Dark fiber optic network coming to NoVa
High-speed network plans to connect NoVa to Virginia Beach subsea cables
A new 680-mile, regional fiber optic network will begin to take shape in Northern Virginia during the second half of 2021. The project is a joint venture between Annandale-based Tenebris Fiber, Kansas-based Diode Ventures and New York-based JLC Infrastructure.
Construction on the new dark fiber network will begin later this year, the companies said, starting with a 75-mile, buried network running through Fairfax, Loudoun and Prince William counties — providing access from Ashburn to Manassas. (Dark fiber is a telecommunications term referring to fiber optic cables that were previously installed in the ground but have not yet been used to send data.) When complete, the network will run some 680 miles across Virginia, connecting Northern Virginia to the Virginia Beach cable landing station that connects to subsea, intercontinental high-speed internet cables running to Europe and South America.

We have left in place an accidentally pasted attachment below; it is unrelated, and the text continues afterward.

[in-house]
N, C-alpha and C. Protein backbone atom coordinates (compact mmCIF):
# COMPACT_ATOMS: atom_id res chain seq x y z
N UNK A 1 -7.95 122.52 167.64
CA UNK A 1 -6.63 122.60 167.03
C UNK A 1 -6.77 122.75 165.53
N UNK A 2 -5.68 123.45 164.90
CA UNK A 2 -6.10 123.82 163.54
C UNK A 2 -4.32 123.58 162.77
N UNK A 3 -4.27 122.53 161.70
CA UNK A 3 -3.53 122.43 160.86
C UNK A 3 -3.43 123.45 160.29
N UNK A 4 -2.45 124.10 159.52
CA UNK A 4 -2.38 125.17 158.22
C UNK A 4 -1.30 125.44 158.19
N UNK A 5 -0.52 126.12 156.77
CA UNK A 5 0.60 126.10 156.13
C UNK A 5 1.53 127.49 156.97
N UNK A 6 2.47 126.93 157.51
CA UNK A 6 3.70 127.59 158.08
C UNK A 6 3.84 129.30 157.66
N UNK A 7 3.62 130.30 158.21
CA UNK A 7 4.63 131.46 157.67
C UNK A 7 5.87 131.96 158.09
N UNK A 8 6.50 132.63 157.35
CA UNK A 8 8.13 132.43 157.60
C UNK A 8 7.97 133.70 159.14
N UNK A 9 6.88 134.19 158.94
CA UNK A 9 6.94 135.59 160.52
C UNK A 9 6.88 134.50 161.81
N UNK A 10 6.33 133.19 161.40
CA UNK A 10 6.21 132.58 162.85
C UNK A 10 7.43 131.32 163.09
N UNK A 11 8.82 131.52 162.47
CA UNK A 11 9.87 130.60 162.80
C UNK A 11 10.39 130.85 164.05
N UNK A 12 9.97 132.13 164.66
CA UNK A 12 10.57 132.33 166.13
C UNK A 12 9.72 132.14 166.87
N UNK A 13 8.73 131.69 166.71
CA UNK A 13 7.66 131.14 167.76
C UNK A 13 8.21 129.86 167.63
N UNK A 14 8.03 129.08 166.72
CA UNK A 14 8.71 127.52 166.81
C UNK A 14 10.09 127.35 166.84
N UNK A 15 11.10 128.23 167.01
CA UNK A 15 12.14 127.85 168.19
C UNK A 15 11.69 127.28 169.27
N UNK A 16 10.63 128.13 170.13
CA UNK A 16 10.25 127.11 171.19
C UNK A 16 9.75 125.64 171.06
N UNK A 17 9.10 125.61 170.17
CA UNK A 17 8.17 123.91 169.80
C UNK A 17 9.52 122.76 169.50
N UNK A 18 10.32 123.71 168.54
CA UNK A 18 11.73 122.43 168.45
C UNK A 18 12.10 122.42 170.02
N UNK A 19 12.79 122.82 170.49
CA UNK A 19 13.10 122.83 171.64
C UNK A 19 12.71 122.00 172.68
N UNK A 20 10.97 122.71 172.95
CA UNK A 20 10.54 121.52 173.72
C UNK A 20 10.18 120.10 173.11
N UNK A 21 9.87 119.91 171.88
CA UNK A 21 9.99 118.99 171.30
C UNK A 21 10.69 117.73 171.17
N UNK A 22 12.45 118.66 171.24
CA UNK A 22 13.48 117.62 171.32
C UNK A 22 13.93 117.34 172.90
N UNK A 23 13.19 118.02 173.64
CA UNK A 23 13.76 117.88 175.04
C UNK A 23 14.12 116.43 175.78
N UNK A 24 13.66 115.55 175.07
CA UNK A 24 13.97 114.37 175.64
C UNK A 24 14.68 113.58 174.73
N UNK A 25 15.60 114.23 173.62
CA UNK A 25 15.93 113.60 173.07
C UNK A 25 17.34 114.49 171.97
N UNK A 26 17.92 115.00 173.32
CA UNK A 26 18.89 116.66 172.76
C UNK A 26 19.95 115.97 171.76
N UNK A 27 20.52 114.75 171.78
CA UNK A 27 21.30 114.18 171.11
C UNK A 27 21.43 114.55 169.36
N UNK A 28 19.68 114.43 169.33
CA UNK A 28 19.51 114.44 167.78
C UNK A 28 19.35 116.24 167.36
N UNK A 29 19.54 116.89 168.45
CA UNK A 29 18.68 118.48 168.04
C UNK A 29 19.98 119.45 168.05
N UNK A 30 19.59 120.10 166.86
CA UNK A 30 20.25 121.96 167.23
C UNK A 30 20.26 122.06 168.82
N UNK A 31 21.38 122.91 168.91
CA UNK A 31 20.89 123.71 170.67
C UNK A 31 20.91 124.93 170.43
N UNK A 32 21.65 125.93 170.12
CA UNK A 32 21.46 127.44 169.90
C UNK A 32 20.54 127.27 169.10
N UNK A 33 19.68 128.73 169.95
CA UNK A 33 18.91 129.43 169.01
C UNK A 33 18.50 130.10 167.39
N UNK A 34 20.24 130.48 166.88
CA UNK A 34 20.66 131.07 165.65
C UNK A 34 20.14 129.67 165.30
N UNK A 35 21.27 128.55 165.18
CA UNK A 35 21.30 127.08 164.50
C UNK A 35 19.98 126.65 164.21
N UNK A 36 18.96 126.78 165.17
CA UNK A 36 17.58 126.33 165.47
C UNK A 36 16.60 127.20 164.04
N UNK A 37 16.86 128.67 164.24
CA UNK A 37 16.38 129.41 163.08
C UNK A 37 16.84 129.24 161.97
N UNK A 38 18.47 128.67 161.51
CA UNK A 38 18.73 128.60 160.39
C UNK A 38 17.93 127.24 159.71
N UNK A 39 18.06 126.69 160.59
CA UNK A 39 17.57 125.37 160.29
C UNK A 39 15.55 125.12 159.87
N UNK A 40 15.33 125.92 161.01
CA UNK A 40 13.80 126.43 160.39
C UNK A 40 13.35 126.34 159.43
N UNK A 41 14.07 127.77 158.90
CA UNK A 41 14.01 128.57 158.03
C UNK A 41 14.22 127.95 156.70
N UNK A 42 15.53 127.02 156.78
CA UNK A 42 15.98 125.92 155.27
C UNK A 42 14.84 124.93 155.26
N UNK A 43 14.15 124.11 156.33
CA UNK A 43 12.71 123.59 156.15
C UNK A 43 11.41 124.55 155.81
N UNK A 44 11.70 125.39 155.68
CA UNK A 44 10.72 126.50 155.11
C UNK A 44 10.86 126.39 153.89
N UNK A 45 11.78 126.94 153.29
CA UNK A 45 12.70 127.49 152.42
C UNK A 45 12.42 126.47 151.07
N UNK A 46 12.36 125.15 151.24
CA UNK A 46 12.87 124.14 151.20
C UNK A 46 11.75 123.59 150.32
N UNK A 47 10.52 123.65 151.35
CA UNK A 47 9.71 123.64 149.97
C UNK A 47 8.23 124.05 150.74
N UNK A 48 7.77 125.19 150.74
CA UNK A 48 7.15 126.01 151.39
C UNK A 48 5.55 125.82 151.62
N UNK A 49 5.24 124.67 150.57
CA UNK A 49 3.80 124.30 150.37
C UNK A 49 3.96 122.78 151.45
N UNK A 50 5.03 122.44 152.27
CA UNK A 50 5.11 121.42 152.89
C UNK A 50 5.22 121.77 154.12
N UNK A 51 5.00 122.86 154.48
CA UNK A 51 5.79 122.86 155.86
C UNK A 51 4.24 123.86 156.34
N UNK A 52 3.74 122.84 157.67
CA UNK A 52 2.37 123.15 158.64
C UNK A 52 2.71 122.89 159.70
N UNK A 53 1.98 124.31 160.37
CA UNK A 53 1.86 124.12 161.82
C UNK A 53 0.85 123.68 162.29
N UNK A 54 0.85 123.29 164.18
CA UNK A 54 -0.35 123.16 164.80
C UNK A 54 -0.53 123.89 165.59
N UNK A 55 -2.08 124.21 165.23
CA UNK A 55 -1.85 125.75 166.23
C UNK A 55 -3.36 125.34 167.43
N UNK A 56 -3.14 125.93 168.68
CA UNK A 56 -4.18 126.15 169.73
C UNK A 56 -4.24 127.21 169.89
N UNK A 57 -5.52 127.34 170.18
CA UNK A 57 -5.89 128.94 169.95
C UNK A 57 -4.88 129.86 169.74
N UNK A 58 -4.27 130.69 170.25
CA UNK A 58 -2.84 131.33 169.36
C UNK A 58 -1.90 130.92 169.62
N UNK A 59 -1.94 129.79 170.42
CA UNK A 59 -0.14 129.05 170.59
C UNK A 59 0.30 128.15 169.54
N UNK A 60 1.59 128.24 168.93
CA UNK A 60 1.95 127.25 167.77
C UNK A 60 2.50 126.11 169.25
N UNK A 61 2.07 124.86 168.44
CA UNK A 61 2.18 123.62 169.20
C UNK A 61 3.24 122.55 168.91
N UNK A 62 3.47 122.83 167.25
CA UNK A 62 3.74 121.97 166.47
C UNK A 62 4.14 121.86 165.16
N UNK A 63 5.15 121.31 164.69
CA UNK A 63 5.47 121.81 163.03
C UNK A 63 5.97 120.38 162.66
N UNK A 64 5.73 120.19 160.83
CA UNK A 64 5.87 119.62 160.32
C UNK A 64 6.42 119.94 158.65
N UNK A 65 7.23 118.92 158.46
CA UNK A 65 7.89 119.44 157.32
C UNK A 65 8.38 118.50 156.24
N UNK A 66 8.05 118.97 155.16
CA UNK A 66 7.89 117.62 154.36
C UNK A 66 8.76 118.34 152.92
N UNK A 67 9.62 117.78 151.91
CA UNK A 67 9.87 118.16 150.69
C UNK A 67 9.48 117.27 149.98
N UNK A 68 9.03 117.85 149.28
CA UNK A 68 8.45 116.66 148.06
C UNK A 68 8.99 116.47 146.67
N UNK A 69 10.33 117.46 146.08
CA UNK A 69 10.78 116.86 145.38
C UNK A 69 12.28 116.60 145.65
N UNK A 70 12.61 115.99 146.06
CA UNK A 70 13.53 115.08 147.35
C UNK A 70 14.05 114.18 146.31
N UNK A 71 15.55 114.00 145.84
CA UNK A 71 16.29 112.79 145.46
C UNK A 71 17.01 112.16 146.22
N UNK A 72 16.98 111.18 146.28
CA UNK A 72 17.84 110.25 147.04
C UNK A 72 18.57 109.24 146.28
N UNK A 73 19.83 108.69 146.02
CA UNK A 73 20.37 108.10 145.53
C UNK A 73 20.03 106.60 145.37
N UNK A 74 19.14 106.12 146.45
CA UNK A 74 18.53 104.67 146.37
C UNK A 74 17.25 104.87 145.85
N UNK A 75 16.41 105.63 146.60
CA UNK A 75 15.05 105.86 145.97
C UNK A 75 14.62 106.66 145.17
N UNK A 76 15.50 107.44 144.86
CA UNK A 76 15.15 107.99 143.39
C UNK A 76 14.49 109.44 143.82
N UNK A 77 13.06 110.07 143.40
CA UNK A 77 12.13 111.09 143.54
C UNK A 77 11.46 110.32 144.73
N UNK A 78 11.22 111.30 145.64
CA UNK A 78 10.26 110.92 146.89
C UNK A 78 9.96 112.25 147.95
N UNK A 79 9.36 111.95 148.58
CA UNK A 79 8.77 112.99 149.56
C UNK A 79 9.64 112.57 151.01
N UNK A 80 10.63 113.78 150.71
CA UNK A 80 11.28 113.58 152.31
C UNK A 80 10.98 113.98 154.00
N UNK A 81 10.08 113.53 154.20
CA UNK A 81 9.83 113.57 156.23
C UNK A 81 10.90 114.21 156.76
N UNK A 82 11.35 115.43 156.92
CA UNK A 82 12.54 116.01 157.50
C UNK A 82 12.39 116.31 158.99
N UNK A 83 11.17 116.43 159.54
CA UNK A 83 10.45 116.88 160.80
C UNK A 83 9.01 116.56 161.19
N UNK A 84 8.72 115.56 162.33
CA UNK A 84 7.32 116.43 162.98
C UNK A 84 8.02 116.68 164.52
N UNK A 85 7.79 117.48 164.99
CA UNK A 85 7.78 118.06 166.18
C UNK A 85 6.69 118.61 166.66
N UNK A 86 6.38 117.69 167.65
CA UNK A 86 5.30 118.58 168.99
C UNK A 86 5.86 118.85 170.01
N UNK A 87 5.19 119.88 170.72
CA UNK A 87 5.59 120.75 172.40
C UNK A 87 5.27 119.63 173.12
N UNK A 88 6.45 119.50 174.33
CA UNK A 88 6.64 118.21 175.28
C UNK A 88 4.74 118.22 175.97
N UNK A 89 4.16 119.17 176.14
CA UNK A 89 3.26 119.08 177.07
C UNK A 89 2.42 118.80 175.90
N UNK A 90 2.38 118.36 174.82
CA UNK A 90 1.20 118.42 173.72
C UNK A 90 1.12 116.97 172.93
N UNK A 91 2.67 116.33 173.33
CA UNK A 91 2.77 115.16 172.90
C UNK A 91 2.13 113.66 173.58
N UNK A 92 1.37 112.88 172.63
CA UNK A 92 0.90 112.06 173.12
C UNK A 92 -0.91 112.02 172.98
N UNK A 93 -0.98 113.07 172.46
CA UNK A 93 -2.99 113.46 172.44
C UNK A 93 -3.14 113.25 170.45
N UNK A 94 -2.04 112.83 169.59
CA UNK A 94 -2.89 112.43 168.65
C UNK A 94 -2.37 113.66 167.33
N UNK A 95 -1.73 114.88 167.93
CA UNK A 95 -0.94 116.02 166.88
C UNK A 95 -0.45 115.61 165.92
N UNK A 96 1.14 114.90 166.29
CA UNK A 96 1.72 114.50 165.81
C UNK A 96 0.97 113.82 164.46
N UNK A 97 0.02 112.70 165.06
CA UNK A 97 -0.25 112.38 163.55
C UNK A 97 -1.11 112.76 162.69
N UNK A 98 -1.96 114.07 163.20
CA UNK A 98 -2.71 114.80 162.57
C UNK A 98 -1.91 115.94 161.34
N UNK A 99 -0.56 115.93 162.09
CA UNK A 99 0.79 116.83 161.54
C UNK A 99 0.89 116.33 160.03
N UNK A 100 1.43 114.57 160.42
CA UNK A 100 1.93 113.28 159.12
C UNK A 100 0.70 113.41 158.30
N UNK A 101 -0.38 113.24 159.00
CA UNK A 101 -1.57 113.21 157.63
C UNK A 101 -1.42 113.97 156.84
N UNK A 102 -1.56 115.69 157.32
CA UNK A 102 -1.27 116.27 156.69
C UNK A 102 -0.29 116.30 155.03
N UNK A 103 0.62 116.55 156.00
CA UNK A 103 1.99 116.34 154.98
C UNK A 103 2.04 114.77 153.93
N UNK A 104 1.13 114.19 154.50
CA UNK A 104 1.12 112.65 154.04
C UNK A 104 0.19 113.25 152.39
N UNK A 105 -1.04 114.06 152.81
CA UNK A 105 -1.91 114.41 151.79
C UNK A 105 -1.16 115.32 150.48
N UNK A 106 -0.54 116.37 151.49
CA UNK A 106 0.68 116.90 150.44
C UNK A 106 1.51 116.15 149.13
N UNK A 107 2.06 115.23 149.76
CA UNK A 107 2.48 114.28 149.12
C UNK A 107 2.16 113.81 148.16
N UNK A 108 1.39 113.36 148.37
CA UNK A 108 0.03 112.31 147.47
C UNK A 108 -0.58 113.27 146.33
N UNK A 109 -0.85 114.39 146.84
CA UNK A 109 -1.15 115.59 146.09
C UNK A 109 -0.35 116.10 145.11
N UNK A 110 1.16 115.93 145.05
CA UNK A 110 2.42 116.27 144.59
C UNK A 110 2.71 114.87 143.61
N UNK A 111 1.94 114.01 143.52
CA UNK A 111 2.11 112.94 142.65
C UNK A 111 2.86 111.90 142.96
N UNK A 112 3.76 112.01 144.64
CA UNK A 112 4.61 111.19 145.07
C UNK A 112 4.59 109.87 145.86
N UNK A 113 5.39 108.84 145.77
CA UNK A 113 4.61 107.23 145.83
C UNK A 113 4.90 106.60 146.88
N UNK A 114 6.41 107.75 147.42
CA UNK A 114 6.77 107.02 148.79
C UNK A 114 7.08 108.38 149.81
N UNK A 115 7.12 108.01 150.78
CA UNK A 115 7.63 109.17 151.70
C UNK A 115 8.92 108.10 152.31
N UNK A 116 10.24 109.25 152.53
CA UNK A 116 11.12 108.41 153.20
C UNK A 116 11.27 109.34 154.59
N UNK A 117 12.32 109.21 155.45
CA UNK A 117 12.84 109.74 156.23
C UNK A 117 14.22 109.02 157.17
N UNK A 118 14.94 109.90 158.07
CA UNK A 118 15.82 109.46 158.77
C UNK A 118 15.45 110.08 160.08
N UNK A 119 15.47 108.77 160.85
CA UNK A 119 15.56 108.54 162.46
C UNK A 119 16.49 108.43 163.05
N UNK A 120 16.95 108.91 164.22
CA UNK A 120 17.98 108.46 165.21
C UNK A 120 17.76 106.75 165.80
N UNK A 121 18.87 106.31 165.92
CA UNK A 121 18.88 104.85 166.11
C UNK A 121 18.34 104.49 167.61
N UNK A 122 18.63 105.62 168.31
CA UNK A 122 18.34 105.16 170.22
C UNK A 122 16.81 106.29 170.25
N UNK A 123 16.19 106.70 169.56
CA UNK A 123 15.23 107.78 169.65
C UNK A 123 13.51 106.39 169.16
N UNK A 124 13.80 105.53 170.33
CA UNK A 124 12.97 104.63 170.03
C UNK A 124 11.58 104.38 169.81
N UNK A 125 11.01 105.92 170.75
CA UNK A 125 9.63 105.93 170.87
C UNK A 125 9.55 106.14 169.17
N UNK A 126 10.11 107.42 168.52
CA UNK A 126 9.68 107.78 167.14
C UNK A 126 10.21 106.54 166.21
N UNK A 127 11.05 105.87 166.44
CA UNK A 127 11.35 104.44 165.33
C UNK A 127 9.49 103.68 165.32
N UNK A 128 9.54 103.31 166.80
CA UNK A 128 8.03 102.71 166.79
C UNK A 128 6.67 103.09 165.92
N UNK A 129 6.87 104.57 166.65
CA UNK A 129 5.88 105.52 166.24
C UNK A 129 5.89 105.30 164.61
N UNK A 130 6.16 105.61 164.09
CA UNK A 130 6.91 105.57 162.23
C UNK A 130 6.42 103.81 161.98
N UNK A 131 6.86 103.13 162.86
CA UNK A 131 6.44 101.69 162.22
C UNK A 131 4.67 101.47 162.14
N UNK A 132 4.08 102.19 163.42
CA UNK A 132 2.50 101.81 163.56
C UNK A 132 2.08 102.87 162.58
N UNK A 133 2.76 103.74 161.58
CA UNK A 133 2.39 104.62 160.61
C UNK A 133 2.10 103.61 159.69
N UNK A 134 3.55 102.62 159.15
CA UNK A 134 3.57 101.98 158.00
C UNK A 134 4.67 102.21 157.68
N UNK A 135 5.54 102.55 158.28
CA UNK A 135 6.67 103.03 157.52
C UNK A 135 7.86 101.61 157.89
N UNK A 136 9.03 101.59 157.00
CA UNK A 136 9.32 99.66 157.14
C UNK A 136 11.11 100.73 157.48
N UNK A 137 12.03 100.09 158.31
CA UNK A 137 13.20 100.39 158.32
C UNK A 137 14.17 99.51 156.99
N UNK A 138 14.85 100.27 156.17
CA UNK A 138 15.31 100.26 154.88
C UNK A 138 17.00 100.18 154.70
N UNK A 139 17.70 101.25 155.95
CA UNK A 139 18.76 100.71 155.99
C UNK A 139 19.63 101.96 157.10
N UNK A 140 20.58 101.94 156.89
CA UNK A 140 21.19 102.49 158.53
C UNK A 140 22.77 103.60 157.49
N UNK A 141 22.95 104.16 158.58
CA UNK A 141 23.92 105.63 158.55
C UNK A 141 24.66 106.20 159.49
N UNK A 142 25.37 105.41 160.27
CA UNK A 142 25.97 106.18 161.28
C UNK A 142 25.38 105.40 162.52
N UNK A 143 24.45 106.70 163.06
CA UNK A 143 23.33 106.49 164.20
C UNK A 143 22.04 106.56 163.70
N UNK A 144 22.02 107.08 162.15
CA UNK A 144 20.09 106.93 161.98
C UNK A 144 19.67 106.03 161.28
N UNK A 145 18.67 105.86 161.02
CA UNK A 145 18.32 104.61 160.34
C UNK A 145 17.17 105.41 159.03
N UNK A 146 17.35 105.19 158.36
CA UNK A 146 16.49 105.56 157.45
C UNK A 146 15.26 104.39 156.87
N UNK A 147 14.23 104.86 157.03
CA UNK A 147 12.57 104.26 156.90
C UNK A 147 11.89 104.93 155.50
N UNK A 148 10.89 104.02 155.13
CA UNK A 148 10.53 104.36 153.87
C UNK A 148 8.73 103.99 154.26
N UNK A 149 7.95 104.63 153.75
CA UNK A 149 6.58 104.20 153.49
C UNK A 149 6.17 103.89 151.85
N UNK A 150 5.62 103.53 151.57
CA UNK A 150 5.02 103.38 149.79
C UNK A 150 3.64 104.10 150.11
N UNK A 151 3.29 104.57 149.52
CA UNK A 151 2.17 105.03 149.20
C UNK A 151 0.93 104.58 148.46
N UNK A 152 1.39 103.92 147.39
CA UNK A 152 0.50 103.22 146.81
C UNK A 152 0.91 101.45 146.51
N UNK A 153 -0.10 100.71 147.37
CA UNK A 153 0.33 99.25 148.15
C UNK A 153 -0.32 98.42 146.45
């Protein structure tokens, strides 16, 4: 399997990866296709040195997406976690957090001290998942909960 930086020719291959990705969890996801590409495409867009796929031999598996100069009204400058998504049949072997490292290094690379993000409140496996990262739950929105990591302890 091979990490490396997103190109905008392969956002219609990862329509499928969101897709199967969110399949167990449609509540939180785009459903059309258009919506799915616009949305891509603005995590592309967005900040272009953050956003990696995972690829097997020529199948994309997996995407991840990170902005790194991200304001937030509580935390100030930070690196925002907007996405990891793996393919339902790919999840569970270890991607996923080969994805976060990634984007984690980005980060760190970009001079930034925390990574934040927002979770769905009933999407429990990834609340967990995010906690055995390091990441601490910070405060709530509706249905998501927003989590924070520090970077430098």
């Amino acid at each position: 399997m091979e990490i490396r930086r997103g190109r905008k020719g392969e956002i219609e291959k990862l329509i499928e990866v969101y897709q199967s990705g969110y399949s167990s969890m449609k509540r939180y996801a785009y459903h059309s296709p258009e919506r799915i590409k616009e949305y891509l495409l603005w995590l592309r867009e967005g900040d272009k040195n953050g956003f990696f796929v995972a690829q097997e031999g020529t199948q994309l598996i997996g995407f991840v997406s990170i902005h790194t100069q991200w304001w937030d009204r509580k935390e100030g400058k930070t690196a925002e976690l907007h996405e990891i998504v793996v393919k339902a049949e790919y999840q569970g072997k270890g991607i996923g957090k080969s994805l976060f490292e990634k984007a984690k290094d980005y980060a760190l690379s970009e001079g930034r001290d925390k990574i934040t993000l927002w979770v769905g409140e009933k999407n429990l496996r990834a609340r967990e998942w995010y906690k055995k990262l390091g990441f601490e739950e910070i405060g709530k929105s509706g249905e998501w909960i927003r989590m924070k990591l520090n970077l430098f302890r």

“It’s going to be a game-changer for us,” because of the speed, scale and expansion possibilities, says Victor Hoskins, CEO of the Fairfax County Economic Development Authority. “The ability to grow is immense. … What’s so incredible about this one is that it’s connecting to the submerged cables that connect across the ocean, that come up in Virginia Beach.”
The pandemic has increased data demand from data centers, said Brad Hardin, president of Diode Ventures, a subsidiary of Black & Veatch. And that’s been especially true for Loudoun County’s Data Center Alley, where the world’s largest concentration of data centers can be found.
“Data centers in this region will continue to require high-quality, diverse networks to support their growing operations and customer demand,” Hardin said in the announcement.
Hoskins says standout features of the network include its ability to offer exclusivity to clients and direct access.